Tuesday, November 25, 2014

Viking Tribes notes

DRAFT

A Facebook site I often visit, Medievalist, which is a gateway for their blog of delightful medievalness, Medievalists.net, which posts medieval art, book reviews, videos, the adorable "Five-Minute Medievalist} column, and abstracts of scholarly papers on the medieval world. 

Sometimes I find myself disagreeing with posts. Especially when it comes to misinformation about vikings and the blatant appropriation of other cultures. (I guess it's fitting, considering they were raiders, but they're still raiding other cultures long after they ceased to exist.

This one particular paper, Norsemen And Vikings: The Culture That Inspired Decades Of Fear by Alexandra McKenna and John Broom, a paper given at the West East Institute International Academic Conference, October 2014, was not only rife with typos, it was loaded with wrong information. (The overall consensus was that it was a generically bad academic paper.)

So naturally, I posted a teeny comment. Four hours later, I'd traversed every Wiki post ever written on vikings and norsemen, from the Nordic Iron Age to the end of the viking era. This compaction is what follows. I really do need to revisit it but not now. I'm kind of sick of it.



Re: "...not all Norsemen were Vikings." And not all Vikings were Norsemen either. (And, oh, the typos... I thought papers were supposed to be proofread before publication.) "In one sentence, Medieval Britain was a land dominated by people of Norse decent, ..." Really?

And the in another sentence, (via Alby Stone), the paper attempts to co-opt the British Grail stories as stories inspired by Odin? Bah! Terrible paper. Truncated history at its worst.
Someone replied to my post saying: In the paper they said that not all Norse were Vikings. It was more of an occupation. Warriors would go on Viking expeditions. Many of the Norse were peaceful farmers just trying to make a living.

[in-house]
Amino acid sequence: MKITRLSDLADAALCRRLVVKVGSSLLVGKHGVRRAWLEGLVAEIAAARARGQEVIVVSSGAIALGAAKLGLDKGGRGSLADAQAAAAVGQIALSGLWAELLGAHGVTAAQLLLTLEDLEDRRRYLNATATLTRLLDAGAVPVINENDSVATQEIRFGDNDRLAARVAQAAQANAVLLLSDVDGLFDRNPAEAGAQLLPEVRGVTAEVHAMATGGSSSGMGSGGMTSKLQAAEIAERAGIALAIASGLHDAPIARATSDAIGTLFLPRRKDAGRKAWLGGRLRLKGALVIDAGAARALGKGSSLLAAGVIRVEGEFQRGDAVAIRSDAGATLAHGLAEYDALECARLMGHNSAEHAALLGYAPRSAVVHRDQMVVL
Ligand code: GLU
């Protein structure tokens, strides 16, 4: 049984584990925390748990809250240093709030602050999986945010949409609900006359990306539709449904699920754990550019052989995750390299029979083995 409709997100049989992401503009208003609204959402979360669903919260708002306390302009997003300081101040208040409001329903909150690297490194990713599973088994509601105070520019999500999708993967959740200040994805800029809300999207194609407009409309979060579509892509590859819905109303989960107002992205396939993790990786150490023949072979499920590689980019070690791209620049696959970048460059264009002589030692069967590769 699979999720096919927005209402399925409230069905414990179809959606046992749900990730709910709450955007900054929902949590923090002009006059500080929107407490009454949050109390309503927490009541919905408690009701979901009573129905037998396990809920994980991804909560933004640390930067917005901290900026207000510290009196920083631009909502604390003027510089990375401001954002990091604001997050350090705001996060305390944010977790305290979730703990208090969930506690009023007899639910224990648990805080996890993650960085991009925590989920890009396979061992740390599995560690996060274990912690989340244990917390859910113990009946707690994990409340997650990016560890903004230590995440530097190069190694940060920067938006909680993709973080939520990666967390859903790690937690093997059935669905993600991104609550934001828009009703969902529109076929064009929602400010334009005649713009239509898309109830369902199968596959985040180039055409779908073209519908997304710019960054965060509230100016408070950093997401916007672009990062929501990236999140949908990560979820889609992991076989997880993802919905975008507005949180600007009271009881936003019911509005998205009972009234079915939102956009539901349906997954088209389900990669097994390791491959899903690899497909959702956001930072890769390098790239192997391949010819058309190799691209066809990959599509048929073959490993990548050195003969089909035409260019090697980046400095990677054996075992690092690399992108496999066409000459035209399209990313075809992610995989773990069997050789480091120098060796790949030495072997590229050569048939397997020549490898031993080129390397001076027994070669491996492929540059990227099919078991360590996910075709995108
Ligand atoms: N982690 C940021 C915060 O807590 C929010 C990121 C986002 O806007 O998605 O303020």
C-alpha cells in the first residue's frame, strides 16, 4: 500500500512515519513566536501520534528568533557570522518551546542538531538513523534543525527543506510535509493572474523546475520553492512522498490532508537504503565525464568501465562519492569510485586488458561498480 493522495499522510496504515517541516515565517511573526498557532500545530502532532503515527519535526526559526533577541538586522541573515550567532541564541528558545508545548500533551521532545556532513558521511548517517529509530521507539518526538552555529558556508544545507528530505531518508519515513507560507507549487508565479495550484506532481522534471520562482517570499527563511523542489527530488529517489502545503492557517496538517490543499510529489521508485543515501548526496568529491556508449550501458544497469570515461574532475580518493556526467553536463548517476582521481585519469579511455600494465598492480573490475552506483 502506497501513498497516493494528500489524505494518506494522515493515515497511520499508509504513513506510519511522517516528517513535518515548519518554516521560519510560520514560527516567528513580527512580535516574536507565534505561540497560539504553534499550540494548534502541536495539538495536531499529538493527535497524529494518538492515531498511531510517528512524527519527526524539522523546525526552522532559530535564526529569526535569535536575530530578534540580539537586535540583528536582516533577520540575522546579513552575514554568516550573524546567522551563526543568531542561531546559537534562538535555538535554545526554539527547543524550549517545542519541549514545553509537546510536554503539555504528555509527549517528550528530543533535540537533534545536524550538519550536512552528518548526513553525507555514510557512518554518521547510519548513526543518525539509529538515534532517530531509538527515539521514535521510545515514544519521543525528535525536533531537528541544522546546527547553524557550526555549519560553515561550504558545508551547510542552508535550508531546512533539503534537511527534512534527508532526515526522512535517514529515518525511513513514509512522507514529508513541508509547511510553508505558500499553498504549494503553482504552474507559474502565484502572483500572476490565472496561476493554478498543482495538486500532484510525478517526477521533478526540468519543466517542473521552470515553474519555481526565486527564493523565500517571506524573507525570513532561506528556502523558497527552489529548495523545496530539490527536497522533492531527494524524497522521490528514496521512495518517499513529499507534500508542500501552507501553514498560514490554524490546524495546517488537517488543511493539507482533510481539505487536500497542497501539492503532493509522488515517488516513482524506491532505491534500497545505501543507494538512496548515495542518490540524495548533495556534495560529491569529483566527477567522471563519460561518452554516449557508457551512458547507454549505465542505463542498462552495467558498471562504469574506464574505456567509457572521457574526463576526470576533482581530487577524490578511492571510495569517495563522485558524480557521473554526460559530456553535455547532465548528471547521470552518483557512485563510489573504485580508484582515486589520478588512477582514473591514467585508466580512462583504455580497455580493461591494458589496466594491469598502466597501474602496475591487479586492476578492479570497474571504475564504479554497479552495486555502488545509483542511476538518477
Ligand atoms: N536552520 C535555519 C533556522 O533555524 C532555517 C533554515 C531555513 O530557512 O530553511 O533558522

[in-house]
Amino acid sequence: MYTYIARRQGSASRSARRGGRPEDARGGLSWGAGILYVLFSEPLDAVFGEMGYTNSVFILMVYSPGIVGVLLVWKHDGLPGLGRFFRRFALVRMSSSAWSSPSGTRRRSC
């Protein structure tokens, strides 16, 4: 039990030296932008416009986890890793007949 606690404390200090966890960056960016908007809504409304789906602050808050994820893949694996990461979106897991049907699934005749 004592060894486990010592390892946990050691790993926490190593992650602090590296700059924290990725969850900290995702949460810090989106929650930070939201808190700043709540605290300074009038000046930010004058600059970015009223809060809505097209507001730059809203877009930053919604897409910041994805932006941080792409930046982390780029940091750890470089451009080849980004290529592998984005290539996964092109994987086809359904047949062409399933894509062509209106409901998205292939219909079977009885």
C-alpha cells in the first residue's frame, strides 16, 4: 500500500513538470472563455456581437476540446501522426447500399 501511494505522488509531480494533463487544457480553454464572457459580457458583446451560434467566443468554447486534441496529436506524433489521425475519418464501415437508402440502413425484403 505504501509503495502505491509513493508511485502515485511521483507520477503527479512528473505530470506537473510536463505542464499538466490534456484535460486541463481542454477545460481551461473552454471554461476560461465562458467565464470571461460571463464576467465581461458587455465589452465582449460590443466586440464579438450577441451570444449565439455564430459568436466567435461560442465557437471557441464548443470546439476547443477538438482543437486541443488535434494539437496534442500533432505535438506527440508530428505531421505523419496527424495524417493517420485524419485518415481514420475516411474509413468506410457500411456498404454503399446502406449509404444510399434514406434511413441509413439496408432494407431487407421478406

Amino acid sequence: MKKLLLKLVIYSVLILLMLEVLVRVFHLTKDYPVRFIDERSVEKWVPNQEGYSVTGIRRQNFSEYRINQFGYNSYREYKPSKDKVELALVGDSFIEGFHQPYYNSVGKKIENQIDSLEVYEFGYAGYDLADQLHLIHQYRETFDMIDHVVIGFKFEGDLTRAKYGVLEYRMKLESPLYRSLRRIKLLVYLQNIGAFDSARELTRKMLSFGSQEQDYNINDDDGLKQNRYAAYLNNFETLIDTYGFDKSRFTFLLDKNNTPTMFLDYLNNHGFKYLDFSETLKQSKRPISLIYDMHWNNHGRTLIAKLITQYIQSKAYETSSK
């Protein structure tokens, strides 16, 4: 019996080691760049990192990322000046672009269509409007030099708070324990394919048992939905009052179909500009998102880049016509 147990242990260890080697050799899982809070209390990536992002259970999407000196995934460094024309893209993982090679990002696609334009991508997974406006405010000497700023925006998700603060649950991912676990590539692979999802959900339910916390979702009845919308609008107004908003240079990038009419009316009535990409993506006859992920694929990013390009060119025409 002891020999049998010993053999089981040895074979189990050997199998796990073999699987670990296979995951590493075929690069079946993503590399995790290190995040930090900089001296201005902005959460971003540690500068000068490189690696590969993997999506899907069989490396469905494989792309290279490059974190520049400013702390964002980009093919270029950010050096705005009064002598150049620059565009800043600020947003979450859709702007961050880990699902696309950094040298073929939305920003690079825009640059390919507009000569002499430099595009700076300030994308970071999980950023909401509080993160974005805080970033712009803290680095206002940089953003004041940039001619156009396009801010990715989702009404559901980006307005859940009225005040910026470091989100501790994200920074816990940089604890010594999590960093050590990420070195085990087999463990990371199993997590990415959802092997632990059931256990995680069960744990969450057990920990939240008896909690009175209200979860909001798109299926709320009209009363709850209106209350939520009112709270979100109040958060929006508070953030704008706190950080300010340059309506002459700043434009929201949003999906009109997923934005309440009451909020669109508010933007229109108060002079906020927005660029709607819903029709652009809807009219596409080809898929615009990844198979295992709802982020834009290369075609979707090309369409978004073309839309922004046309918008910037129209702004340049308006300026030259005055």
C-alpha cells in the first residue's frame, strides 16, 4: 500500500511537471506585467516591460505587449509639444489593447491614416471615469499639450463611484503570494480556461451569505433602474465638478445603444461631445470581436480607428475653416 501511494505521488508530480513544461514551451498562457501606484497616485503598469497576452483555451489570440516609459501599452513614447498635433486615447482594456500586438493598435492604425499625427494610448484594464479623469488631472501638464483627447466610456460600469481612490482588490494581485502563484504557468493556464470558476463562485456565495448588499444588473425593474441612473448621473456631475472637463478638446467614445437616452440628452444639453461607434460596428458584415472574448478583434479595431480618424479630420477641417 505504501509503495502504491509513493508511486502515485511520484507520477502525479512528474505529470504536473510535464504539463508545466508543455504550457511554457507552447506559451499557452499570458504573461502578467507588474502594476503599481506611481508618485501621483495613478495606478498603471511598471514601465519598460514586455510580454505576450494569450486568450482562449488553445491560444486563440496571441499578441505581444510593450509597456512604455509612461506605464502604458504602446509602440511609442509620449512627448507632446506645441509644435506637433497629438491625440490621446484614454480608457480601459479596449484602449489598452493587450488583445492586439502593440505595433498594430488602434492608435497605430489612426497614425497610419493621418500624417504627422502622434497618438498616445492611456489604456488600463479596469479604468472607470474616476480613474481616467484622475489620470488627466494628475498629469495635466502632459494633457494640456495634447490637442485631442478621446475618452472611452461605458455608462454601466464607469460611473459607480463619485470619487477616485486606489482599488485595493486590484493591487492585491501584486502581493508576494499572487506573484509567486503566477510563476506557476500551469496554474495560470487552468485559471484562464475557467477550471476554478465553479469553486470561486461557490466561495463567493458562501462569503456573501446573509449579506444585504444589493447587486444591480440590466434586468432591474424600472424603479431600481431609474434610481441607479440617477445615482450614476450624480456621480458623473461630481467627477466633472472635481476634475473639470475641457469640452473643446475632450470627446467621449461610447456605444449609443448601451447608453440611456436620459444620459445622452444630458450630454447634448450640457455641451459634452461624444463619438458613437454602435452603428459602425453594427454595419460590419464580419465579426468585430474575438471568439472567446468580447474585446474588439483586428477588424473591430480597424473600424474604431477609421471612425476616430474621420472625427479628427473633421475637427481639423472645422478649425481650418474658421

Nothing like revisionist history in the making.
Another more enlightened soul wrote: On the contrary, farming was rare in Norse Scandinavia due to landscapes and forests. In fact the nobility of the Norse were the few who had farms.
So I was on a roll. Not all Vikings were Norsemen.There were many nordic tribes and "Scatinavia" was comprised of thralls (slaves), karls (farmers), and Jarls (nobility—merchants). 

Slavery (from across Eurasia) was the central hub of Norse society—and not all Norsem were even Norse! The thralls, for instance. Slaves were often sold to Arabs for silver. Slaves made really good rowers...

Scandinavians of Thule were comprised of many tribes (modern terms: Nortmanni/Norwegians, Swedes and Dane) Rhos, Geats, Heruls, Dani, Jutes/Gutes/Gotlanders, Goths, Hallins, Suiones: Suehans/Suetidi (aka Varangians); and even Finns/Fenni (Hämenites/Tavastians Kvens, Karelians; possibly Sáami) who were radically different groups/tribes. 

The early Irish scribes distinguished between the different types of vikings Finn-Gall and Dubh-Gall. Generally speaking Norwegian vikings raided Ireland, Scotland, Faroes, Iceland, and Greenland; the Danes plundered Ireland, England and France; and the Swedish vikings raided Russia. All were different viking groups (aka Ascomanni, Lochlanach, Dene, Rus, Varangians).

The Vikings practiced an austere form of primogeniture, the eldest son got the entire farm, cattle, wealth, everything. There was also political unrest, not enough farmland, and all those landless younger sons (not firstborn) were encouraged to go a plundering (or kicked to the kerb).

This was also true of the landless younger sons of noblemen of 14th c. Spain, who plundered the New World with an equal vengeance. Perhaps it was because they were the offspring of vikings. Visigoths were considered the forefathers of Spanish nobility—A Spanish saying: an arrogant man is: "haciéndose los godos," acting like a Goth.

Wald [ruled] the Woings, 
Wod the Thuringians, 
Saeferth the Sycgs, 
Ongendtheow the Swedes, 
Sceafthere the Umbers, 
Sceafa the Lombards,

I don't know if I'll ever get back to this and turn it into a blog, add all the lost links—I never thought I'd put this much time into it, so I didn't save my urls. But then I said that about the Viking Redhead Myth post too. It doesn't hold up as well as a standalone blog entry, not like the Lindisfarne post. It needs context, but I'm tired.

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